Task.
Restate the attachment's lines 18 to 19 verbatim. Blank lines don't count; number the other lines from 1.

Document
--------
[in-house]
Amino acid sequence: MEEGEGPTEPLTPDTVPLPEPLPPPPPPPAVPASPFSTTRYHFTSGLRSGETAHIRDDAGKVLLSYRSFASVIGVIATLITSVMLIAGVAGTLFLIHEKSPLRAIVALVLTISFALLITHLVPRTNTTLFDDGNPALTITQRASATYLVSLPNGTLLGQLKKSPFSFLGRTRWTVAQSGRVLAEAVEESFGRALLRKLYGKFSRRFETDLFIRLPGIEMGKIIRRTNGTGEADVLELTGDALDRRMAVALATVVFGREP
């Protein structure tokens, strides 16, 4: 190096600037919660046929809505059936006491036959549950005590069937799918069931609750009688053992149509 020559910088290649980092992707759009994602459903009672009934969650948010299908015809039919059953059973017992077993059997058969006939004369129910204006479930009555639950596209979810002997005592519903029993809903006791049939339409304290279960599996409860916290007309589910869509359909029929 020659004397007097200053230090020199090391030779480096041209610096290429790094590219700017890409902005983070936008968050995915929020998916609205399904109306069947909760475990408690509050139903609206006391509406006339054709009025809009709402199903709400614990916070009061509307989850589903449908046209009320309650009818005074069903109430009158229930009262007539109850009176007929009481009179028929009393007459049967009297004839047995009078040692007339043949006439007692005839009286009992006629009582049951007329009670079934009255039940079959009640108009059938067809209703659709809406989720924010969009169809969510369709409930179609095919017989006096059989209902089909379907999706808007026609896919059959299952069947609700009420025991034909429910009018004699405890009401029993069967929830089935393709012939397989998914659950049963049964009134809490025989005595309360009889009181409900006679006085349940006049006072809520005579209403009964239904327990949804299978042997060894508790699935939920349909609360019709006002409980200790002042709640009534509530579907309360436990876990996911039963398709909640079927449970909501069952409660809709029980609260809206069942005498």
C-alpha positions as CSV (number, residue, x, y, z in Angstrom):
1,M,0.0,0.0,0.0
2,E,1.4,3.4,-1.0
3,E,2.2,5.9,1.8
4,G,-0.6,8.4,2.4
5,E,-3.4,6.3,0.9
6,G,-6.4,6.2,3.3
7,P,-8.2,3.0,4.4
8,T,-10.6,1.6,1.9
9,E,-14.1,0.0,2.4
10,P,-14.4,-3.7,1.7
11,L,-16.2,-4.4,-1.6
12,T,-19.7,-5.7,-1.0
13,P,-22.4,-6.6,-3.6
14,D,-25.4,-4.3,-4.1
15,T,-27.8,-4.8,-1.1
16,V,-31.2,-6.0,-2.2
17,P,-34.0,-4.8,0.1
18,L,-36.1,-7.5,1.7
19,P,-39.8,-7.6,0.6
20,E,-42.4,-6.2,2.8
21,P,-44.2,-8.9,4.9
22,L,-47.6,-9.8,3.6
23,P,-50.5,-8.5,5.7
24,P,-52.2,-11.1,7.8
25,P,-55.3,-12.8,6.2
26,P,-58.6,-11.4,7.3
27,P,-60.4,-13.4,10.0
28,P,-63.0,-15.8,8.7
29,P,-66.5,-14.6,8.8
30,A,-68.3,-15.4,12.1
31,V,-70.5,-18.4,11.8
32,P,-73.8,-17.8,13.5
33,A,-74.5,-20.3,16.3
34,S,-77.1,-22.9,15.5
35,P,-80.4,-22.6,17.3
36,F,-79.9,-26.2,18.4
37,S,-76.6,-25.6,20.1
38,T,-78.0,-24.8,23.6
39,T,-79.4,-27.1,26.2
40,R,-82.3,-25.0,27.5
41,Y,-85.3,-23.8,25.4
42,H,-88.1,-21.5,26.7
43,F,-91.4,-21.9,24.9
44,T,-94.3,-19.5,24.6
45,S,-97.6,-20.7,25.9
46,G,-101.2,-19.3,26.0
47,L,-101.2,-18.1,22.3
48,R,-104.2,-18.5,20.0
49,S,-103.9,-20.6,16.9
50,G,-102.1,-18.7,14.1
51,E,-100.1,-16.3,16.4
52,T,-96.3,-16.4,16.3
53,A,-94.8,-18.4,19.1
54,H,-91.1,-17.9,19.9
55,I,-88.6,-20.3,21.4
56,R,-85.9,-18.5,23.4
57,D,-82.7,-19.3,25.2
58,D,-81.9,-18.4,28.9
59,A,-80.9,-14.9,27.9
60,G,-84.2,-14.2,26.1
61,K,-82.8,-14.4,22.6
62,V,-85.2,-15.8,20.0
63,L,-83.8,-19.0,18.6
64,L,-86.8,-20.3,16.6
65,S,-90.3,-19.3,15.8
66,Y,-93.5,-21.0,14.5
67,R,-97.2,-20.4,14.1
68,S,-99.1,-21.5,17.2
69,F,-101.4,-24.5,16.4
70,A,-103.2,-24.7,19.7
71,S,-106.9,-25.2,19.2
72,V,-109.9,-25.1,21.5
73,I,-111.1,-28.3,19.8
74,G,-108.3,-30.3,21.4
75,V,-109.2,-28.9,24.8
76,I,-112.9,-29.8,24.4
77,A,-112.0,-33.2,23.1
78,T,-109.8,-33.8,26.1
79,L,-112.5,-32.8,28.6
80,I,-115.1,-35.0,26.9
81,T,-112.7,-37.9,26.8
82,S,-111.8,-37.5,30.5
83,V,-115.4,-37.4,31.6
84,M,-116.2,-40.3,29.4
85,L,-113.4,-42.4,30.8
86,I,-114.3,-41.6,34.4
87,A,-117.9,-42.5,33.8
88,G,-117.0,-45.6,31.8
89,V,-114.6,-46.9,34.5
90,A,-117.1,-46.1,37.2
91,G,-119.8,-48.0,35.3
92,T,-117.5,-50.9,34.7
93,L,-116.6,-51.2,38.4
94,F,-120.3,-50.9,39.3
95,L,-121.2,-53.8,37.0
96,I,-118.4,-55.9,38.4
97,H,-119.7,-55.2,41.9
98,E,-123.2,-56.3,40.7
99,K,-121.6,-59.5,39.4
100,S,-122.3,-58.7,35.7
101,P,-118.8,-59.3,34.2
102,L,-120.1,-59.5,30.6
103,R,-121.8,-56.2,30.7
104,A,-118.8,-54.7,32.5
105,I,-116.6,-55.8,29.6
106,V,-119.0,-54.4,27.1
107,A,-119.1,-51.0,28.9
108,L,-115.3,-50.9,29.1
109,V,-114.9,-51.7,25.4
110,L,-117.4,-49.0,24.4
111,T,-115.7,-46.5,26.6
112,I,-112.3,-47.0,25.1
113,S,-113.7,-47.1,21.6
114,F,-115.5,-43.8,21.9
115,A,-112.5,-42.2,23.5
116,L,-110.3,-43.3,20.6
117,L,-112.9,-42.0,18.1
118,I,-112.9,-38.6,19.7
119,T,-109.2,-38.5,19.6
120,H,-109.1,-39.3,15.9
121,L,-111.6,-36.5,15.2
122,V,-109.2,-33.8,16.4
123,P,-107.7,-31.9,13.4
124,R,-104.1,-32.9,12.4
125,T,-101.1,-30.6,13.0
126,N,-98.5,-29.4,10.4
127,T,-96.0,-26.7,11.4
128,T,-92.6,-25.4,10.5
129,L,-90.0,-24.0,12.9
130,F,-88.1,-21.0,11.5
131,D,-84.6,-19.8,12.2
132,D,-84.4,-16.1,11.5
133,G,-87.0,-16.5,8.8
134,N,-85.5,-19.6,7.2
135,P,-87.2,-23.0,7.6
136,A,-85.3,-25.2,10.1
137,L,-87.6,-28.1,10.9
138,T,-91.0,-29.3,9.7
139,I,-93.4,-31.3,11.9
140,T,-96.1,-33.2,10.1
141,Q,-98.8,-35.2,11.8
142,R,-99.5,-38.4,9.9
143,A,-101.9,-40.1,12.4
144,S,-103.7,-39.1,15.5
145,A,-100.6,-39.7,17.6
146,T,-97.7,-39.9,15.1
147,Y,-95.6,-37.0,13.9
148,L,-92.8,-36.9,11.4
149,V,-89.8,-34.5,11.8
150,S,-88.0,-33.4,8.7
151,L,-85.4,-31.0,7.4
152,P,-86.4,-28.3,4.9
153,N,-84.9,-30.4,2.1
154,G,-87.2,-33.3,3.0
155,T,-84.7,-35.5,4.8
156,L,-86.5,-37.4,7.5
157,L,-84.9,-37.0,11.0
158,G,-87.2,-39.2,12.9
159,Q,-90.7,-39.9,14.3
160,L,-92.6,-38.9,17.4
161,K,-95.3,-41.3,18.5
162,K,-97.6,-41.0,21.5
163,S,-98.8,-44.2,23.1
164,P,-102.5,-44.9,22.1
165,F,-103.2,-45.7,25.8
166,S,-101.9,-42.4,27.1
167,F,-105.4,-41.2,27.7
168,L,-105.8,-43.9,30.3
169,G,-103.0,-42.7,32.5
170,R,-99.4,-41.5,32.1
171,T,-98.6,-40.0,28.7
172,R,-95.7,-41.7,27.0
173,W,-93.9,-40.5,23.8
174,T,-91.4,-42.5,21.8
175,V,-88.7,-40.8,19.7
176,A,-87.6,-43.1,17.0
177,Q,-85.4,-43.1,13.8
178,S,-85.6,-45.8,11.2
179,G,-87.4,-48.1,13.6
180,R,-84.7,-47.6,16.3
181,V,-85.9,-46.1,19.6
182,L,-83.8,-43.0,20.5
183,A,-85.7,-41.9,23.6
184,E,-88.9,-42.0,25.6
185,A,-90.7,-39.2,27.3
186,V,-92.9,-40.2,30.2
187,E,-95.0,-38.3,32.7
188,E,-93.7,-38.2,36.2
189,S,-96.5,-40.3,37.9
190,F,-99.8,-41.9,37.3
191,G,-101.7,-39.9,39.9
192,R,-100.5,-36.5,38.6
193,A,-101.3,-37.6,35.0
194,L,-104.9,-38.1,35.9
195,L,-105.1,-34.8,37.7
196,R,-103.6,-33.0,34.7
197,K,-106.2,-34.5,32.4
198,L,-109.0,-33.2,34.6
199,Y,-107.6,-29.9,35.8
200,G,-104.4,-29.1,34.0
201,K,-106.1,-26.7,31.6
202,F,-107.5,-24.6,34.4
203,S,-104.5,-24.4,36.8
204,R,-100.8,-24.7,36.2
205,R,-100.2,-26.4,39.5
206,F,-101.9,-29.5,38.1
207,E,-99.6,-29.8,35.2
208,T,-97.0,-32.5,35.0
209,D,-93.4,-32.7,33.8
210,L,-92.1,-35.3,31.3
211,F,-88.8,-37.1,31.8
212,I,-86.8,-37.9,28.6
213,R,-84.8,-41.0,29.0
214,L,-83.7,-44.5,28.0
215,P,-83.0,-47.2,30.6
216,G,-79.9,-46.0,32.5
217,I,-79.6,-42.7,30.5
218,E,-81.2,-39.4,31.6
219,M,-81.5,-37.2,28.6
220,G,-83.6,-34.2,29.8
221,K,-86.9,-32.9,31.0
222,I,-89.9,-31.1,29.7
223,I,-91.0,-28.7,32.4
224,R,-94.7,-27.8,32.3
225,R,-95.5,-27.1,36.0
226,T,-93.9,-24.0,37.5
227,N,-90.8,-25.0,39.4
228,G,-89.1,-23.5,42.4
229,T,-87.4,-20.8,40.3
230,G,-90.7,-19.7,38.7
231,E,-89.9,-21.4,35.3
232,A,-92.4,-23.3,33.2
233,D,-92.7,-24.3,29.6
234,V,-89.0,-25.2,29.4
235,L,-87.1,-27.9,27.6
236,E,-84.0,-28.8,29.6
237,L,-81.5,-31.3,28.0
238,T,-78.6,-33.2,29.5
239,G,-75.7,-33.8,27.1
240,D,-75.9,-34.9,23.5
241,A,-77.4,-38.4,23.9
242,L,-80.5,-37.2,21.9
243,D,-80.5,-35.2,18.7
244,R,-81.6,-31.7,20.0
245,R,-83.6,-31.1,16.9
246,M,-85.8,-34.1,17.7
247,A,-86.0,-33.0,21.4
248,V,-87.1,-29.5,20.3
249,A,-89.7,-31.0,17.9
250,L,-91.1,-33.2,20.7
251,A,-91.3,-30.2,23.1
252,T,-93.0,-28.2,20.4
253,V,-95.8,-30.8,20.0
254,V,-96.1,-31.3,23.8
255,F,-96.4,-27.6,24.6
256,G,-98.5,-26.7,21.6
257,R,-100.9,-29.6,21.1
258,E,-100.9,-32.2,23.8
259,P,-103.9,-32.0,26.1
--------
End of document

14,D,-25.4,-4.3,-4.1
15,T,-27.8,-4.8,-1.1